In 1997, Cabelo is invited to show his work at the Documenta X in Kassel. The invitation from curator Catherine David came after her visit to the studio of visual artist Tunga. There, she could get a closer look at Cabelo’s installation at a small abandoned hovel in the lot next door. The impromptu installation secured him an invitation to show a controversial performance of his “Cefalópode Heptópode” at the exhibition in Germany. Accused by some spectators of animal cruelty against the fish, Cabelo didn’t hesitate to call them out on their selective indignation toward animals and especially people. It is also worth noting the importance of the friendship that formed over time between Cabelo and Tunga, one of his role models. After they met at one of Tunga’s lectures at Parque Lage about his own work (the 1987 video “Nervo de Prata” (Silver Nerve) was significant to his development, according to the artist), Cabelo begins to frequent Tunga’s studio, eventually leading to collaborations like the performance “Em Busca da Hipersimetria” (Seeking Hypersymmetry, 2002).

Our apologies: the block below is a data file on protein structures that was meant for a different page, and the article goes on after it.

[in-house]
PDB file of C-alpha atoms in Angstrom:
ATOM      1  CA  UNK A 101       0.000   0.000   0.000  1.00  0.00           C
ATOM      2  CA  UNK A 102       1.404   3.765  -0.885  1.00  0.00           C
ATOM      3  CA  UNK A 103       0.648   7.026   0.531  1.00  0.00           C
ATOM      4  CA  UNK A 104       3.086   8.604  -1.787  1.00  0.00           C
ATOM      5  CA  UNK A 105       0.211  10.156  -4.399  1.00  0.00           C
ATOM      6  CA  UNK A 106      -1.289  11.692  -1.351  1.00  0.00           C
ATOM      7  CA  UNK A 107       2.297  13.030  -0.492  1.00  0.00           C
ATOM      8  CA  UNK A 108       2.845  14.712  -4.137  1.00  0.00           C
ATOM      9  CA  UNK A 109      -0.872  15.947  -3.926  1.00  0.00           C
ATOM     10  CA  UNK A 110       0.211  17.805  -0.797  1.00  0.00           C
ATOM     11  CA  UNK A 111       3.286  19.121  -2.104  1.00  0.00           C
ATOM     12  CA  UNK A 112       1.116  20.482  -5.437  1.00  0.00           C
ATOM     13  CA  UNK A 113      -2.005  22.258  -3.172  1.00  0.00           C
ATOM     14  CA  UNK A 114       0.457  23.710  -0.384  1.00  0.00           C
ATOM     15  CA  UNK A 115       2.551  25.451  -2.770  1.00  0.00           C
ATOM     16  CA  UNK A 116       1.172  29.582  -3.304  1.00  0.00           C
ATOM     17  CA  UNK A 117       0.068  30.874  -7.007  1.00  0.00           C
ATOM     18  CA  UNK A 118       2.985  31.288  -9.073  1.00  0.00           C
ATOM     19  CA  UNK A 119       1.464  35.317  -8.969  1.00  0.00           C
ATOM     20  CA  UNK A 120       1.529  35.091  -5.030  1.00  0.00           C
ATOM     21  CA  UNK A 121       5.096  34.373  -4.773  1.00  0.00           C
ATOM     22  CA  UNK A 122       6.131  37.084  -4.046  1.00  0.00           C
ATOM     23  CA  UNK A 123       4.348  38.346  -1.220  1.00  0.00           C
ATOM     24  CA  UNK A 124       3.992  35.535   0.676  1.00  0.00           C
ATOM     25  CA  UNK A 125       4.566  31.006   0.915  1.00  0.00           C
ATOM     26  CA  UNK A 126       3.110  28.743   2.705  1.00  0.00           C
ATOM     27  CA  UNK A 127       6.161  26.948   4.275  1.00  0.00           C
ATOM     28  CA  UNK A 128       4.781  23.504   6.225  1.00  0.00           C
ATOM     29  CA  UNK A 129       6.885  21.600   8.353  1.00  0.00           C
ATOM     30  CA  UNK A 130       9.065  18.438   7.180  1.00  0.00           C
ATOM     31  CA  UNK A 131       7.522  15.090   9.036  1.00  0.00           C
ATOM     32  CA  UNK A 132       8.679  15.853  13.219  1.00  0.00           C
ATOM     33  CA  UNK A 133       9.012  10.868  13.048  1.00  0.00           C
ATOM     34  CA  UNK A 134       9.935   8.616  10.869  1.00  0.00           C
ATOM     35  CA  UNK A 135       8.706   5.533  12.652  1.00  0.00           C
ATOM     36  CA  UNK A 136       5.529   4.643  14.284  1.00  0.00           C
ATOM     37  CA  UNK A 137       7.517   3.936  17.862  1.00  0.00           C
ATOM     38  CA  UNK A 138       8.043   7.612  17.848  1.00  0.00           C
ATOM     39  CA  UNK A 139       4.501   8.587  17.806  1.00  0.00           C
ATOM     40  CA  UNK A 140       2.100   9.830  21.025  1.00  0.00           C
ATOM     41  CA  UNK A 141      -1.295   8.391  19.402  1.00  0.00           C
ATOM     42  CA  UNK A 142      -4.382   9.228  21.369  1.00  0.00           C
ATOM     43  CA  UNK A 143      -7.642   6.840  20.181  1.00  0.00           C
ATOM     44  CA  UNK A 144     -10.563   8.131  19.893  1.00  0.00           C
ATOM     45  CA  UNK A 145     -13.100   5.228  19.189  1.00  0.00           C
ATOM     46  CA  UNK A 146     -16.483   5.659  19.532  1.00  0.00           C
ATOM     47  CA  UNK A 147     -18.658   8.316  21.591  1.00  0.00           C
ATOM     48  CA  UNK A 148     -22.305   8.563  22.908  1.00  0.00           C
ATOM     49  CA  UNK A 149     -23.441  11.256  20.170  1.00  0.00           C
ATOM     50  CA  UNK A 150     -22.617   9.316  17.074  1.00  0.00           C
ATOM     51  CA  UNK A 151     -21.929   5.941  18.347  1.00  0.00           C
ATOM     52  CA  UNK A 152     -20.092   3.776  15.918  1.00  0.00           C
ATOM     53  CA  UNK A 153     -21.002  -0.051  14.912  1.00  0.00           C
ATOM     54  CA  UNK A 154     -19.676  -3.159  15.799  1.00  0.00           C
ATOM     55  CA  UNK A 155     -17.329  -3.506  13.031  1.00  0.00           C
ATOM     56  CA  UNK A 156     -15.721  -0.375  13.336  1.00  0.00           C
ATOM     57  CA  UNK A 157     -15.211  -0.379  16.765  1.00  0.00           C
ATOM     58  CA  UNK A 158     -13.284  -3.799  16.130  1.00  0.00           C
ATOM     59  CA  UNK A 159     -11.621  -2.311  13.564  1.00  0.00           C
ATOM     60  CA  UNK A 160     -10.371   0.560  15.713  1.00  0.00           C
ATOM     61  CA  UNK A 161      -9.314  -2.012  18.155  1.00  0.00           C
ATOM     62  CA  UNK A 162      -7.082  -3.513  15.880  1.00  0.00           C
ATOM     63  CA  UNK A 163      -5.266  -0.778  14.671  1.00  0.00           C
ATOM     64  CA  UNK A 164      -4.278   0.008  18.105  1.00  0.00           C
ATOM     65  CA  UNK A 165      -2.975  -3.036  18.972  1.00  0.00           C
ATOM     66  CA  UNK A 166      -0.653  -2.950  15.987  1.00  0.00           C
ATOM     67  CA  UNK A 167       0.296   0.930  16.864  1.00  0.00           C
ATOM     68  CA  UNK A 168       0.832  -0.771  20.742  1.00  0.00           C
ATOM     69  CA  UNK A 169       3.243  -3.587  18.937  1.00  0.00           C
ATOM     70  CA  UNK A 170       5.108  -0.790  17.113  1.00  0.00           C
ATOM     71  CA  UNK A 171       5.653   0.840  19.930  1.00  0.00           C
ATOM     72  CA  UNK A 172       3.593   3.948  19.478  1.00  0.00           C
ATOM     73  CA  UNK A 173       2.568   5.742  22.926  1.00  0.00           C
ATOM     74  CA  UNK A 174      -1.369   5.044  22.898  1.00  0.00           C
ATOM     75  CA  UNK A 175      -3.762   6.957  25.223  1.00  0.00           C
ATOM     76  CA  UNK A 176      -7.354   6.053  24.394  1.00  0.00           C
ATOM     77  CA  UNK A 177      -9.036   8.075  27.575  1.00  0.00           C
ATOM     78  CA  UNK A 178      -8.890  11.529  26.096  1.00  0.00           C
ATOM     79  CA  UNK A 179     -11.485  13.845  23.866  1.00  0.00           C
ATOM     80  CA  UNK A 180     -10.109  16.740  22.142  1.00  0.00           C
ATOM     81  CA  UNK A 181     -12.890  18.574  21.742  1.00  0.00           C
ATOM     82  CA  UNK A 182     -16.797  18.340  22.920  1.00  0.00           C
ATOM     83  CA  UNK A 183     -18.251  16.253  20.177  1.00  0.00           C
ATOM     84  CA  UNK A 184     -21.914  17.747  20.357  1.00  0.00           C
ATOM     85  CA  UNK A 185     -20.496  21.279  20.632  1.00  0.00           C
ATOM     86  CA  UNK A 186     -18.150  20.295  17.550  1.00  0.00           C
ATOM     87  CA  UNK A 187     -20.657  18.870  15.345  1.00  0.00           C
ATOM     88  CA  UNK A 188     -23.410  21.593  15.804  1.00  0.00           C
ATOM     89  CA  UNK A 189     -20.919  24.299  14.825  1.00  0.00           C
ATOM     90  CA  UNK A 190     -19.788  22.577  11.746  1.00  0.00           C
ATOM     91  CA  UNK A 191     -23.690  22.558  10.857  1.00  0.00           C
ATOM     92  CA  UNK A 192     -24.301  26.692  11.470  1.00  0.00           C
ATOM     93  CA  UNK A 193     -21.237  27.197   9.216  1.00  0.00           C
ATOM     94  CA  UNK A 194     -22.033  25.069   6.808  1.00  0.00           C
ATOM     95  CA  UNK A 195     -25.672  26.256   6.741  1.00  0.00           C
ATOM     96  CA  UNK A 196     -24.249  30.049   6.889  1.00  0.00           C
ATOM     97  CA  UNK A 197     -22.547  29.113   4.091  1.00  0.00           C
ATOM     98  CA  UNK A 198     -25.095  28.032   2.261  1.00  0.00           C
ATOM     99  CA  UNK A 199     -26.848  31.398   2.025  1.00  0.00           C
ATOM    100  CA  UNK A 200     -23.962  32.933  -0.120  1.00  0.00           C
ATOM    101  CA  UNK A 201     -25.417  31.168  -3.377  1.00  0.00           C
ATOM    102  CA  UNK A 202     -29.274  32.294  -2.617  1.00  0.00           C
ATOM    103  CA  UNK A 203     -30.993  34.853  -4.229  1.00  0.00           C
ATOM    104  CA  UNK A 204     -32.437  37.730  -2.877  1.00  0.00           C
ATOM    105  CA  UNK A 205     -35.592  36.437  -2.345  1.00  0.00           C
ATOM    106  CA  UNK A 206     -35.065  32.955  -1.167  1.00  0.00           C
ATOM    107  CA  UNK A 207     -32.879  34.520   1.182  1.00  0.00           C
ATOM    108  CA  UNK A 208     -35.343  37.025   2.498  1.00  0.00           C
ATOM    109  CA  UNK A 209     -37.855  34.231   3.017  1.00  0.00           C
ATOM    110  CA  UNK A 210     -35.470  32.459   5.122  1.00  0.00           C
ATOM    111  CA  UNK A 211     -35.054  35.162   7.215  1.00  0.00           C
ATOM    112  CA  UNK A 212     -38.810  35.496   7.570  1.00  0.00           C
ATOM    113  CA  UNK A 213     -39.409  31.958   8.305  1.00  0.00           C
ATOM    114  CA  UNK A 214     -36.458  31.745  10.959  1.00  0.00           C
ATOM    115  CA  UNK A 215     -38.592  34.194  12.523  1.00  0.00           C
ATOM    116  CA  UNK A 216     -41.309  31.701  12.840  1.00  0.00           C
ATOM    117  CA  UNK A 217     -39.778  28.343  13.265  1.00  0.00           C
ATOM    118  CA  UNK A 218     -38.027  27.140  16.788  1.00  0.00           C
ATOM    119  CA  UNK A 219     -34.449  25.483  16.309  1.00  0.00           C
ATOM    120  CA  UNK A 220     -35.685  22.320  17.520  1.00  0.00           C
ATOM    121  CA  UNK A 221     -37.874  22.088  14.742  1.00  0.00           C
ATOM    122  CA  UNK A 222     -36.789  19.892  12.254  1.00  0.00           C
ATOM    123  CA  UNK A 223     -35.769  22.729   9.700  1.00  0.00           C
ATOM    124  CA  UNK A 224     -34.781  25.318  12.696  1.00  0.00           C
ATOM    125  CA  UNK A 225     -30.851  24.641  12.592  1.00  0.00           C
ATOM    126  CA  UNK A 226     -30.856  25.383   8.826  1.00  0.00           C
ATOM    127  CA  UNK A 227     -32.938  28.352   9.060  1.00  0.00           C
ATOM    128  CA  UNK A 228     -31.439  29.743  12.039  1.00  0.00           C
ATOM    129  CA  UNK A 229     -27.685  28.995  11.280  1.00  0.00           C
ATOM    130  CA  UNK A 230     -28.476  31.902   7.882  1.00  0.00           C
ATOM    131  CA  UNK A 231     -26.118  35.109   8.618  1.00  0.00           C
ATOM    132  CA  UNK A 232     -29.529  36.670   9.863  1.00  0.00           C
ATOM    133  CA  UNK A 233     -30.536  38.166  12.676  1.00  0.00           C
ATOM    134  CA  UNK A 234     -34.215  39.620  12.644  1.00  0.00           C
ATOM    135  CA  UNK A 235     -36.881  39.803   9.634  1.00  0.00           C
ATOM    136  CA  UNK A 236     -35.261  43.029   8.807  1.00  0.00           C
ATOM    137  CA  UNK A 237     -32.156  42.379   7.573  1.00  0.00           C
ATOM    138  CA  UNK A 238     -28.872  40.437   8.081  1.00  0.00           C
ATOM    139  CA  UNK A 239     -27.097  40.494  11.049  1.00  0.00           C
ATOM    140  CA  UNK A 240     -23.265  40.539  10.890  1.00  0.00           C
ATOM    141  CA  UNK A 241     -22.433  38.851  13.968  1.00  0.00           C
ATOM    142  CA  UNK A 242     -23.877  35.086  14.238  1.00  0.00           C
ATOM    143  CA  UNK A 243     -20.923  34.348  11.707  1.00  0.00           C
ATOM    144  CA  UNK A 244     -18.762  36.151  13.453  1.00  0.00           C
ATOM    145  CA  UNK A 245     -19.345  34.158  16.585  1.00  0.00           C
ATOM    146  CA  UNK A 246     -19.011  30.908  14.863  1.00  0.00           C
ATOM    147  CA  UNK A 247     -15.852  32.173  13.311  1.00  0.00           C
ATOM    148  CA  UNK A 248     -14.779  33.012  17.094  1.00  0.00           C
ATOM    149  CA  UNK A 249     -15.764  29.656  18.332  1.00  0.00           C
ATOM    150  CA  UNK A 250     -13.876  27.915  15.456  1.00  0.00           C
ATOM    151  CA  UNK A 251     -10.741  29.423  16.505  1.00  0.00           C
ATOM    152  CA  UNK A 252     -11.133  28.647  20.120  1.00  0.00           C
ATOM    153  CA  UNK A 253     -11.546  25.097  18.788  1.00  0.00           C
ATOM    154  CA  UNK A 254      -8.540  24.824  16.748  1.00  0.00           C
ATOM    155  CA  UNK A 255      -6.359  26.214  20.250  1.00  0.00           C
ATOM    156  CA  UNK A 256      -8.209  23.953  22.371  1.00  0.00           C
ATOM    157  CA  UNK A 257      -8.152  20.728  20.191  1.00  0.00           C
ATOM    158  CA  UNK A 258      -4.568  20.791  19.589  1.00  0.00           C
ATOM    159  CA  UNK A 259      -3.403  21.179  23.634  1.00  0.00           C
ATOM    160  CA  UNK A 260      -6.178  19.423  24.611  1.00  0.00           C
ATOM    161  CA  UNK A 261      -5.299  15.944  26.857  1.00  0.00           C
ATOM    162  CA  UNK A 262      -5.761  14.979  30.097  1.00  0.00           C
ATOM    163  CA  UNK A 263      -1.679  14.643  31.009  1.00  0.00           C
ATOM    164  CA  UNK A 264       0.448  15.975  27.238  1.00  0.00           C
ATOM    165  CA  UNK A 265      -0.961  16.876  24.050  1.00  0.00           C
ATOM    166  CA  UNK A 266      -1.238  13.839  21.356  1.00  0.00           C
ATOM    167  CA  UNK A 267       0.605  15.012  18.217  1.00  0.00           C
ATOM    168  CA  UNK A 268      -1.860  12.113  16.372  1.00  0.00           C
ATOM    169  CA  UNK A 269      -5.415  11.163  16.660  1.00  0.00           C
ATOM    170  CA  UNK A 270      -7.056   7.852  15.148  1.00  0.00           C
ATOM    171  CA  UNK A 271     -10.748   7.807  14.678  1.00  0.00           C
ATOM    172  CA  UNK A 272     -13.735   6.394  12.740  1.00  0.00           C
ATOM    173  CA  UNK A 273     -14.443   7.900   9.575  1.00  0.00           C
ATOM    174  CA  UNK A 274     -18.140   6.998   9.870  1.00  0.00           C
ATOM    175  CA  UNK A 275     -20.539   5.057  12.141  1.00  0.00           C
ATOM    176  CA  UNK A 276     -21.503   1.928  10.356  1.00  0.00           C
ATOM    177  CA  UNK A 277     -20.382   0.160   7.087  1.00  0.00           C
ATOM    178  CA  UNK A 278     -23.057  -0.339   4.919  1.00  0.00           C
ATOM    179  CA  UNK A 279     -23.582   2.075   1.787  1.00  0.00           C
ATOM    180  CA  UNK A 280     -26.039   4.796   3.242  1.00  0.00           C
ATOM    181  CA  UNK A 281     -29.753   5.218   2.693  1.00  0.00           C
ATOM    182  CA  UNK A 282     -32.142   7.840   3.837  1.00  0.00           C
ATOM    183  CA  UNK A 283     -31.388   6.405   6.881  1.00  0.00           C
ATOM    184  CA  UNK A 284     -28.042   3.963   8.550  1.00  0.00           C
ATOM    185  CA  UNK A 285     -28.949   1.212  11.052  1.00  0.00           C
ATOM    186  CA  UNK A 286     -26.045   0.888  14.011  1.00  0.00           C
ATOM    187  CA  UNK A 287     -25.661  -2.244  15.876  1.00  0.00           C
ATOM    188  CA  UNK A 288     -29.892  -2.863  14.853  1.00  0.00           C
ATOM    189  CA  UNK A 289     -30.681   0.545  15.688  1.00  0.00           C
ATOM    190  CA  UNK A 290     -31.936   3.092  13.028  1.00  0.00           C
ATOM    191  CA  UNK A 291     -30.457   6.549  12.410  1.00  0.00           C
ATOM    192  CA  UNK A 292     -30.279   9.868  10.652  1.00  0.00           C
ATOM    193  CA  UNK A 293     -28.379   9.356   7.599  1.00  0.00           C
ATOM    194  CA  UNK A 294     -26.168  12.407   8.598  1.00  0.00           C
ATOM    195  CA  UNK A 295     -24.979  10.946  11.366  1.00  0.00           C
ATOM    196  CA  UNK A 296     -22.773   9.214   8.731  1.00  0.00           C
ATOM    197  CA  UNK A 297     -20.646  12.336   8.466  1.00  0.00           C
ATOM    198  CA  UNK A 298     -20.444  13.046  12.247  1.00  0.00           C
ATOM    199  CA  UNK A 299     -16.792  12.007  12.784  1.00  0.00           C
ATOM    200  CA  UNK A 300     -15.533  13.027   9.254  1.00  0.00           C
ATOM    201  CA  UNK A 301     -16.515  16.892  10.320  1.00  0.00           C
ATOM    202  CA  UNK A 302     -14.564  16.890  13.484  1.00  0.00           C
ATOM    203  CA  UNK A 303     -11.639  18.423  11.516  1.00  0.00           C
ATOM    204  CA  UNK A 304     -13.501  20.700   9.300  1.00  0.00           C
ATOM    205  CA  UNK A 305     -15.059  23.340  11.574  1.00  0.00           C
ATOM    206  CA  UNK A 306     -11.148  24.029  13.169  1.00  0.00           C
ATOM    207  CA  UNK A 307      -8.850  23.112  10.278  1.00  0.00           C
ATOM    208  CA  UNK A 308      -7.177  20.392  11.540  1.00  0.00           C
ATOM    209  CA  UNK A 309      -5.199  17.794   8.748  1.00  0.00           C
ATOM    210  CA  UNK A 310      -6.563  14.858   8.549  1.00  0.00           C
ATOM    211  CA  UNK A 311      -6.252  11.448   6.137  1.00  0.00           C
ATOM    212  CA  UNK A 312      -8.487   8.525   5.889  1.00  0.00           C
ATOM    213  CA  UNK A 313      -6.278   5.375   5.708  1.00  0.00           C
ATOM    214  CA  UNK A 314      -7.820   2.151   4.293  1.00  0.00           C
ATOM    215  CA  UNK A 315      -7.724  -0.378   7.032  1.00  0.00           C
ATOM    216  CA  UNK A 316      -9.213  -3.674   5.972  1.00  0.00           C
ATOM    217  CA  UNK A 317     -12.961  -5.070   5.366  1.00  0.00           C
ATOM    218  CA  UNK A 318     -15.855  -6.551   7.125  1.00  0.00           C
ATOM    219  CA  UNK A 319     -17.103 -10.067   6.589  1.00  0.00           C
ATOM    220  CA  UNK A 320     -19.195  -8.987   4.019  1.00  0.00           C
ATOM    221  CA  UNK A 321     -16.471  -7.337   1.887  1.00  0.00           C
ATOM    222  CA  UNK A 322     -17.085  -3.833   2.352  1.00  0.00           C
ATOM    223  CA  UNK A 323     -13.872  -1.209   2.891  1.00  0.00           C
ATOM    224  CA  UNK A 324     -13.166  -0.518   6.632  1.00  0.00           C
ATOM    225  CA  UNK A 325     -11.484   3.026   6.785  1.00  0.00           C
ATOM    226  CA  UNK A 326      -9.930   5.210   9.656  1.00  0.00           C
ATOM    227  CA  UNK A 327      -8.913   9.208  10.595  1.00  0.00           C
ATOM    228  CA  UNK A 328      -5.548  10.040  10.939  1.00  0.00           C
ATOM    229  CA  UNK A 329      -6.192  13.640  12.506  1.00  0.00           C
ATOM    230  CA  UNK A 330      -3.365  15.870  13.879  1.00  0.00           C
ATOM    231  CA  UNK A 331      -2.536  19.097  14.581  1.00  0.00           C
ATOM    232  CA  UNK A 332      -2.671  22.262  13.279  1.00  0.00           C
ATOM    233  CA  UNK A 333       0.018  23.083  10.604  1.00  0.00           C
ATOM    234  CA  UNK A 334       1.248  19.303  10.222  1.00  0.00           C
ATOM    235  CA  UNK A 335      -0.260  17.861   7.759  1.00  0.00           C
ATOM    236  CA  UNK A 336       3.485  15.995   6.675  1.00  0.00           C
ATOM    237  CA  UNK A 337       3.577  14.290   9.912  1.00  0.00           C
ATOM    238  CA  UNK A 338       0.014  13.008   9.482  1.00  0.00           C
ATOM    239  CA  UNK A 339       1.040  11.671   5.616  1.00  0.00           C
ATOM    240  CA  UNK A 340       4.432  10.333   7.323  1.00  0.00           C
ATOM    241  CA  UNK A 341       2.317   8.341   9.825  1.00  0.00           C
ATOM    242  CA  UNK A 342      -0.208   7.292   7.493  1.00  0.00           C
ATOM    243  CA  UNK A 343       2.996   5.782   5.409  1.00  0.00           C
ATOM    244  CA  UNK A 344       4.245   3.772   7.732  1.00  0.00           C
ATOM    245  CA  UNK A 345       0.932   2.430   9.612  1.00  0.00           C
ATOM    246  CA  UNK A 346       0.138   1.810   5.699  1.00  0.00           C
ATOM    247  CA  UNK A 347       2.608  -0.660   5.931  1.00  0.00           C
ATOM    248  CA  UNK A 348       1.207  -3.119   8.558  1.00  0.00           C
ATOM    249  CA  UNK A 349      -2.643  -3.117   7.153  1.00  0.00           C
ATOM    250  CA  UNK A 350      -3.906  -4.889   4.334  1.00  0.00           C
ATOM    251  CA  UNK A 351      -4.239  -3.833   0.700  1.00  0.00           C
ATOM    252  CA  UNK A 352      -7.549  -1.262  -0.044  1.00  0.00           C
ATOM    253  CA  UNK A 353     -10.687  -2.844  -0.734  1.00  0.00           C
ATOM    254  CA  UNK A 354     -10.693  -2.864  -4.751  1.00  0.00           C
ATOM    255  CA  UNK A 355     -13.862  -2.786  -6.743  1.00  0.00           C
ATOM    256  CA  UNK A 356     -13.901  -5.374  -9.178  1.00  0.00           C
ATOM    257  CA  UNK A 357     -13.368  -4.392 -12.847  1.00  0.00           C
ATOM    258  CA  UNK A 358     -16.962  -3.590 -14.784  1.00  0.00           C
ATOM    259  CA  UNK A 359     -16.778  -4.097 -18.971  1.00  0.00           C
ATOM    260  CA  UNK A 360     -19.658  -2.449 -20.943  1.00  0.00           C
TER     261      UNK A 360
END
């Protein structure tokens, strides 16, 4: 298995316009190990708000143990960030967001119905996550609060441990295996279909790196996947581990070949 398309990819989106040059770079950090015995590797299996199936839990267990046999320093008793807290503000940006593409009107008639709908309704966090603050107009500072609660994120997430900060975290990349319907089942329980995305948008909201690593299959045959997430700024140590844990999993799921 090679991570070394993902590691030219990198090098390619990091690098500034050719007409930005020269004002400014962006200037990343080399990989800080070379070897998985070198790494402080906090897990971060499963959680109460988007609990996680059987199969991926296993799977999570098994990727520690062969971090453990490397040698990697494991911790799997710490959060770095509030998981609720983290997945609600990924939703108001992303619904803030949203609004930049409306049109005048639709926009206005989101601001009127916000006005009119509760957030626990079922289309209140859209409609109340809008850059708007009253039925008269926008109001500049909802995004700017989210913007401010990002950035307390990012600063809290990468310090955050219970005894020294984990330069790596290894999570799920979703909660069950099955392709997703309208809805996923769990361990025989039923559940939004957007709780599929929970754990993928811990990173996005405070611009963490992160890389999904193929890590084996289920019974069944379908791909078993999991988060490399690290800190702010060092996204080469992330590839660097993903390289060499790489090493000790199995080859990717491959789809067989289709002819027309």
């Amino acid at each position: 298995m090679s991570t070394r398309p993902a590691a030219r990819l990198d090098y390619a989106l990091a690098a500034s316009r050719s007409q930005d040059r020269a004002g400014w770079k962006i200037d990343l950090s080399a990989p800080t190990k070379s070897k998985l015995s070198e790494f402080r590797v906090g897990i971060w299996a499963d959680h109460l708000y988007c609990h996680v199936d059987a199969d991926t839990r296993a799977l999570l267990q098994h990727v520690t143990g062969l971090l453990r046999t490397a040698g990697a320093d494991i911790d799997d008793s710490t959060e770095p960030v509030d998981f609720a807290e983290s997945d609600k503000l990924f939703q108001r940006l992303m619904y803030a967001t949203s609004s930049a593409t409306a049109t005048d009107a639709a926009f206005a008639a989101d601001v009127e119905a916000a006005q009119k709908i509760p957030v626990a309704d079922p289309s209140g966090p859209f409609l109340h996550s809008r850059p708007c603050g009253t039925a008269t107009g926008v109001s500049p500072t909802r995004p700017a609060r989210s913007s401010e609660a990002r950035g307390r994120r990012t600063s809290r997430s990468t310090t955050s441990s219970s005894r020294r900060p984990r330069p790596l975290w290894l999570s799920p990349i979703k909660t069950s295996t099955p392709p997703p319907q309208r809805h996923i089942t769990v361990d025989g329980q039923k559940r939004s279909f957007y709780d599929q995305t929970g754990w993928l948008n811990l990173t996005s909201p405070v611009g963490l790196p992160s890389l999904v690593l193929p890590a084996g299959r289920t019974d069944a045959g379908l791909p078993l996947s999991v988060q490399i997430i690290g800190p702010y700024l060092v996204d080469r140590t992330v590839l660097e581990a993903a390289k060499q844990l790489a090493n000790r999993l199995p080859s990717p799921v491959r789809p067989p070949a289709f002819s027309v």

Also in 1997, Cabelo showed his “Atlantic Tides” in a collective exhibition at the Whitechapel Gallery. In spite of his precocious international exposure (throughout his career he also showed his work in Barcelona, Houston, Lisbon, Minneapolis, Miami, Bologna, Mexico City, Cuenca, Bordeaux), his poetic and musical strains were at full force during that time. The Boato, the poetry collective that he joined at the beginning of the 1990s, had become a musical group and released their first album in 1998. With two careers in parallel that added to one another, Cabelo had a rare poetic and per-formative flexibility. The stage, the body, the word, and the music were all incorporated into his artistic practices. It was an intense period with a lot of performances, such as “Contaminação” (Contamination, 1998), “Caixa Preta/Tudo Azul” (Black Box/All Blue, 1999), “Guru Guru Black Power, Os Mortos Não Morrem” (Guru Guru Black Power, The Dead Don’t Die, 1999), and “Pastor das Sombras” (Shepherd of the Shadows, 2000). This last one, performed again with different approaches in 2001 and 2003, featured (“Guru Guru”) or showed (“Pastor das Sombras”) Jarbas Lopes, a friend of Cabelo and an important artist from that generation. His works trigger situations and characters on the verge of death, the absurdity and the sensorial chaos of big cities. Life in the urban centers and its absurdities stimulated Cabelo’s performances, which gathered together artists, homeless children, passers-by, travelers, and all kinds of undesirables on the margin of “organized society”.